Pros and Cons of Constitutional Monarchy


Unlike an absolute monarchy where the monarch holds absolute power, a constitutional monarchy is a form of government where the monarch shares power. To be exact, their powers are restricted by a constitution. A most apt description of someone ruling under a constitutional monarchy is given by political scientist Venon Bogdanor: “a sovereign who reigns but does not rule.” A constitutional monarchy, just like other forms of government, has its own set of pros and cons. Let’s take a look:

List of Pros of a Constitutional Monarchy

1. It creates continuity.
Being a monarch is a lifetime position – they are born into that role. Some find this an advantage because there are no limited terms. Presidents and other members of public office hold their positions for a certain amount of time but the monarch will reign until they pass or abdicate. With a permanent presence on the throne, a country can build stable connections with other governments. This is unlike other kinds of governments where relationships between countries will differ depending on the view of their head of state.

2. It allows culture, history and tradition to be preserved.
While a political symbol, a constitutional monarch’s role isn’t just limited to that. They also serve as a reminder of the culture, history and tradition of their nation.

3. It creates a balance of power.
A monarch may be a non-political head of state but that doesn’t mean they shouldn’t be asked what to do. Walter Bagehot, a British political theorist, wrote about the three main political rights of a constitutional monarch which they could freely exercise: the right to be consulted, the right to be advised and the right to warn. Yes, a monarch may be limited in power but they also hold critical powers like dissolving parliament, for example.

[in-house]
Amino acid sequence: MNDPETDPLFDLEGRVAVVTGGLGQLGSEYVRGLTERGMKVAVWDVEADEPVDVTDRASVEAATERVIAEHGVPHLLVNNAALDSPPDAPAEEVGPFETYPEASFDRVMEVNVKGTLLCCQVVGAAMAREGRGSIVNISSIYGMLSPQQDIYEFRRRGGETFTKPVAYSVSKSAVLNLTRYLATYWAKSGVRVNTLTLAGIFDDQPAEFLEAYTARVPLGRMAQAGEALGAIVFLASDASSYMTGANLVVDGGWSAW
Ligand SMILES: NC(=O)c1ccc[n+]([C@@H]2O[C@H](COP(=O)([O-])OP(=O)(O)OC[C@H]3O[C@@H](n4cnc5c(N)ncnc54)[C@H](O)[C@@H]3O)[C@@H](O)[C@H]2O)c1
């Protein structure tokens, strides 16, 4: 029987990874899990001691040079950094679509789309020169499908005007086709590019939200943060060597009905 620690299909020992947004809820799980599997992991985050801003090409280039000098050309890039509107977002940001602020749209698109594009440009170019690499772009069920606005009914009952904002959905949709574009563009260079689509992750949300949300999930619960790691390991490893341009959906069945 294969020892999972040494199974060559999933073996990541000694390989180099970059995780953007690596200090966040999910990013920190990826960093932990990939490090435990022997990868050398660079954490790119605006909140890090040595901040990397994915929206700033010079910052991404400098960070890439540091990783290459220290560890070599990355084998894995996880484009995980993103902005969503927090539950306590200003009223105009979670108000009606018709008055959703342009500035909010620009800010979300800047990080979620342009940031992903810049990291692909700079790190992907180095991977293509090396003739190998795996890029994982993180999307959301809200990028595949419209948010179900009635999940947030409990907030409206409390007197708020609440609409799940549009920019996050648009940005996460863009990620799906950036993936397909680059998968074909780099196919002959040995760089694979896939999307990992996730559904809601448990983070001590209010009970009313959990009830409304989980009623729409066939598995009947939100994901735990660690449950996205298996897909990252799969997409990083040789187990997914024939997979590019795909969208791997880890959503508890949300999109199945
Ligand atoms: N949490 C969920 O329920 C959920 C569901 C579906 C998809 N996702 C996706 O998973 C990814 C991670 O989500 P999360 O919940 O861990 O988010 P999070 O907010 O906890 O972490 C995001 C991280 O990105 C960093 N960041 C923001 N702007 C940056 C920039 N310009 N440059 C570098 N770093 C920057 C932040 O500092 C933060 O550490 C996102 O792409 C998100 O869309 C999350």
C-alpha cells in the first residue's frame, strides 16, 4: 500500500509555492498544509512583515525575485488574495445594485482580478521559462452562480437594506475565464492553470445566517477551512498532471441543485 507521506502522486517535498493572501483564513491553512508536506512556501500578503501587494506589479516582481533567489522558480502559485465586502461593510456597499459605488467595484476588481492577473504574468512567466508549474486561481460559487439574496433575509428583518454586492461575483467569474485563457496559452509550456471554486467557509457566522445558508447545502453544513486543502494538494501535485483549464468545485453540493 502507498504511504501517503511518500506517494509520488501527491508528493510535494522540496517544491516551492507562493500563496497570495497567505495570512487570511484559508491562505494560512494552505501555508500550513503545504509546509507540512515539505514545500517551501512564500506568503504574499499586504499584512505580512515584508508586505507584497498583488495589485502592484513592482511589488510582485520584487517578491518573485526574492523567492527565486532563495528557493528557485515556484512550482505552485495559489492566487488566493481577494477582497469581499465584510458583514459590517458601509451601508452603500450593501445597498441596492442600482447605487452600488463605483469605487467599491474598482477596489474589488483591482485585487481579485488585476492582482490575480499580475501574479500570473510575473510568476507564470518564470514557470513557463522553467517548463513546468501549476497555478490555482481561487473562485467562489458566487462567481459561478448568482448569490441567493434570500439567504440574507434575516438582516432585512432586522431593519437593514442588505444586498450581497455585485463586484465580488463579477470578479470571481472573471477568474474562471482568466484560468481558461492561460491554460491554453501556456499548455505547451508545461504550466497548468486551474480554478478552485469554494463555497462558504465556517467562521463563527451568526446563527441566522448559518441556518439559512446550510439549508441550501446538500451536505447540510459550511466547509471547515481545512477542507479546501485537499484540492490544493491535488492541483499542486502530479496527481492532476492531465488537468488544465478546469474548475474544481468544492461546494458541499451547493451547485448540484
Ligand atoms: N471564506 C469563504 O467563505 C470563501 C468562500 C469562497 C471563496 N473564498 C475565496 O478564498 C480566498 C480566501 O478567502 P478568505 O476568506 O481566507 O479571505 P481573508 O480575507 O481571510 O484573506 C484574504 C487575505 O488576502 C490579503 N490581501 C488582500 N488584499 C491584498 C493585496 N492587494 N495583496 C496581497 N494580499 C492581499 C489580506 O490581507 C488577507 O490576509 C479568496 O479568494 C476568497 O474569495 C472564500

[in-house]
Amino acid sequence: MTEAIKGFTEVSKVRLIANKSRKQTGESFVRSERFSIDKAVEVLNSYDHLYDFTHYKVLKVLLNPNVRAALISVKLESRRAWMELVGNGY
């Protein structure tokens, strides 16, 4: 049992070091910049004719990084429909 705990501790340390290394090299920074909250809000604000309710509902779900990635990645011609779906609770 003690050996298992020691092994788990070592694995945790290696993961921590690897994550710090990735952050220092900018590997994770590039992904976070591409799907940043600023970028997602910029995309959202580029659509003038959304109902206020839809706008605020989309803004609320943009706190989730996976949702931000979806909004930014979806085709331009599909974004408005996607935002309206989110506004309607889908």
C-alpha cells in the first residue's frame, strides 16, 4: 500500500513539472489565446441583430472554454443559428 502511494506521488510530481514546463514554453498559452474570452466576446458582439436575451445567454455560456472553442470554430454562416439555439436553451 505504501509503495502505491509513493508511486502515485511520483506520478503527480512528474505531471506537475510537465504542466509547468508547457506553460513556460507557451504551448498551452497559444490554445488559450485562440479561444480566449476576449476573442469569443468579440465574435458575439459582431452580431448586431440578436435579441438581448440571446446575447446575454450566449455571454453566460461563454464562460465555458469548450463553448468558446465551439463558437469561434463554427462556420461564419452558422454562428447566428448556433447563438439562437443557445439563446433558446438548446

List of Cons of a Constitutional Monarchy

1. Monarchs are born into their roles.
There are some monarchies where a ruler gets elected but in a constitutional monarchy like the UK’s, monarchs are born into their role. They are groomed for birth to be the ruling sovereign of a nation. They get to their position by rule of succession. This makes it rather unfair as a younger sibling might be a better ruler but the rules of succession make the older one destined for the throne.

2. Achieving progress might be difficult.
A government that puts too much weight into traditions and customs is one that will find change difficult. Whether it be an internal change or any other, a government must make decisions with deference to the monarchy. When this happens, improvements to the system could make progress seem slow.

3. It is expensive.
There are those under a constitutional monarchy who believe that the monarchy is not essential. After all, they have limited powers. But not only is a monarch deemed by critics as unnecessary, they are also very expensive. The monarch does not pay for the upkeep of their home – the people do that. A lot of people find that unnecessary spending as monarchs can’t benefit their countries because of their limited ruling power.